After a few hours driving, little Luigi, aka Erica’s car, pulled into a spot in the packed parking lot of New Glarus Brewing Company. We mentioned descriptions like “quaint” and “tucked away” and entered the doors. It felt like a home full of really jovial strangers, as if we had all found the Golden Ticket for an adult Willy Wonka factory tour. I couldn’t imagine being unhappy in this place, after all they produce my very favorite beer, Spotted Cow, and other gems like Two Women, Moon Man, Black Top, Fat Squirrel, Totally Naked, and much more. You might be asking yourself, if this brewery is so great why have I never heard of it, especially with such memorable beer names? The answer is New Glarus does not export out of the state of Wisconsin and it never will. I asked different employees and they all gave me some version of “never going to happen.” Not only that, but while the brewery has expanded, they are already bigger than the owners and brewmasters envisioned or even wanted. While some might question their lack of desire to expand and increase profits, I admire their dedication to making great beer by maintaining a fairly focused and local operation. But on this day, none of that mattered, for I had a glass of Spotted Cow in my hand and the sunshine of my life by my side. Sometimes life can treat me pretty good.
From New Glarus we went even deeper into the heartland of Wisconsin. We passed controlled burns, miles of rolling hillsides, postcard scenes at the peaks, and, of course, plenty of real life spotted cows. With the windows down and the sun at its peak we pulled into the gravel driveway of Kings Hill Farm. We weaved through the edge of the farm and came to a hilltop, overlooking hundreds of acres of an enormous variety in various stages of growth. Only within the last couple of weeks had farms shown signs of life, turning the entire Midwest into a sea of green, an abundance of life. We could only begin the wrap our minds around the bountiful harvest that would be coming to us in the next few months.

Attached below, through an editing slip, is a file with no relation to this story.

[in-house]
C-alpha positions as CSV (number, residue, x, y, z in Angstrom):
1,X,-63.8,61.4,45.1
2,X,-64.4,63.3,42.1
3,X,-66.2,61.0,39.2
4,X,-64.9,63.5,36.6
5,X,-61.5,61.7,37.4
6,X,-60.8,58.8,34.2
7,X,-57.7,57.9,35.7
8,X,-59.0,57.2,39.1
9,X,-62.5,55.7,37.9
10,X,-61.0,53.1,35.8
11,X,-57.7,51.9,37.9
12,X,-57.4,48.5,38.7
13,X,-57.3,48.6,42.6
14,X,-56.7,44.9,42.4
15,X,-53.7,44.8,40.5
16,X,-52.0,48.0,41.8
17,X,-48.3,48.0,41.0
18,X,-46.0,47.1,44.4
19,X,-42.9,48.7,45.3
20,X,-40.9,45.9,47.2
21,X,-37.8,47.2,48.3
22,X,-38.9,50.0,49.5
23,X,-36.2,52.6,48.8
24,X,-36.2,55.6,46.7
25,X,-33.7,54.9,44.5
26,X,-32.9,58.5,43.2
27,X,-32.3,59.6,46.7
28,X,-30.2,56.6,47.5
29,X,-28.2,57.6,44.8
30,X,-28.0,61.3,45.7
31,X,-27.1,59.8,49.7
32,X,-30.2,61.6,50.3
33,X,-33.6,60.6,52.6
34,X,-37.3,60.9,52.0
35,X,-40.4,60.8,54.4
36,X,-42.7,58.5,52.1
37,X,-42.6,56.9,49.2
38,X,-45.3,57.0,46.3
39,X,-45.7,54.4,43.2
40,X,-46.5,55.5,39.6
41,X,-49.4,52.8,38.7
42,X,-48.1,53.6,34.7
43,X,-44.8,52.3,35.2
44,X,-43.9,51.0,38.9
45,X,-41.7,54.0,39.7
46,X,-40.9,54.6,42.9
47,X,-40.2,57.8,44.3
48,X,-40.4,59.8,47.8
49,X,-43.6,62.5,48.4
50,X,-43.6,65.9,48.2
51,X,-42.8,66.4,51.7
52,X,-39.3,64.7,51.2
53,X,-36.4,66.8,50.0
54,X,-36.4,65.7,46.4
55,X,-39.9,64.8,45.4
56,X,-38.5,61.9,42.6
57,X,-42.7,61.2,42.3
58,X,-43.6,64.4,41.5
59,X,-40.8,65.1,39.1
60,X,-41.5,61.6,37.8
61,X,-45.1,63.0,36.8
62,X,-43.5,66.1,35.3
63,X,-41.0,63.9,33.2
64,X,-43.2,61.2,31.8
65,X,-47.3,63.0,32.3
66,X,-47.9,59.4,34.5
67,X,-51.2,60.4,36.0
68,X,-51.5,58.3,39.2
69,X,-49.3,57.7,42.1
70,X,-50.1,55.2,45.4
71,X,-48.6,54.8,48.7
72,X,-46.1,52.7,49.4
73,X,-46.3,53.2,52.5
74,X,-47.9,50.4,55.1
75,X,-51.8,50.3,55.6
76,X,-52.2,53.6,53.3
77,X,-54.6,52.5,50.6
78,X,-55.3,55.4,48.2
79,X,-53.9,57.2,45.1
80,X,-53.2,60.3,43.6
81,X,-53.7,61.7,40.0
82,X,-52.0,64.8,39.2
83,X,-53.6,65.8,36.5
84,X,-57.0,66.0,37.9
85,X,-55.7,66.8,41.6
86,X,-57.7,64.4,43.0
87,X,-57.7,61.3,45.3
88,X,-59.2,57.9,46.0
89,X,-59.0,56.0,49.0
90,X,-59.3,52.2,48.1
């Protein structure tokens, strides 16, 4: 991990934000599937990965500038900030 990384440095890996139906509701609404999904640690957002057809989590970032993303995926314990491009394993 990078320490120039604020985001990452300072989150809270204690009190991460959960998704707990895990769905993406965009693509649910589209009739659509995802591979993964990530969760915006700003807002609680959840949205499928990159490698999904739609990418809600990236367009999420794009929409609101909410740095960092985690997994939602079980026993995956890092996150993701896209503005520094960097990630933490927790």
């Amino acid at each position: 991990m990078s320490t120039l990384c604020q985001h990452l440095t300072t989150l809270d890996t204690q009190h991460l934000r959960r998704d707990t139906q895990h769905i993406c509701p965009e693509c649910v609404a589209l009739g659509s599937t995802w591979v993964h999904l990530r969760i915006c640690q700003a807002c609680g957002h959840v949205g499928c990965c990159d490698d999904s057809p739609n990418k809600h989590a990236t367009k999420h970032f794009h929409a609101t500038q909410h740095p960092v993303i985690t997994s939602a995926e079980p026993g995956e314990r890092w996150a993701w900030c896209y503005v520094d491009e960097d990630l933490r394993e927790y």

A dog greeted us as we pulled up and then two young boys, one with a hand wagon, came into view. We walked up to the farmhouse and met the family who runs the farm, a husband and wife team with two boys. The other people who help make the farm what it is were introduced and we went on an impromptu tour with a farm intern. There were mounds of potatoes, practically screaming U.S.A. in their shades of blue and red. Cauliflower, in a beautifully symmetric field, was beginning to show sprouts. Shittake mushrooms were growing outwards from within logs. It wasn’t just things we could see, we pulled leaves of arugula from the ground, as fresh as it could ever be. I can still taste the peppery bite, unlike any other arugula I’ve had in my life. Wild sorrel provided us with a shot of citrus, in a green leaf. Spring onions were striking in their makeshift greenhouse and gave a sweet taste of fresh onion, transporting us momentarily. It became clear to both of us that while there were many reasons to become member’s of this family farm and their CSA such as eating sustainable, local, and organic produce, by receiving a share from this farm we could eat our produce, picked within a day of receiving our box, close our eyes, and imagine that we weren’t in a concrete wasteland. Seasonal produce would provide a better foundation for our food, but it would also give us a small escape from the daily grind of Chicago. A perfect stalk of asparagus, fresh handpicked greens, they would connect us to a family and their interns, from the farm to the table.
There was more to the day, a lively meal at the New Glarus Hotel, authentic Swiss fare with an emphasis on locally made sausages and classics like schnitzel and polka dancing. A drive through the night helped us reflect on one of those perfect days of bliss, with someone you love, discovering new, great things only a few hours away. In tow, we had a membership to the CSA and a list of produce to expect by season, 48 of the finest beers in the world leaving Wisconsin (not for resale), and memories of a perfect day with a loved one.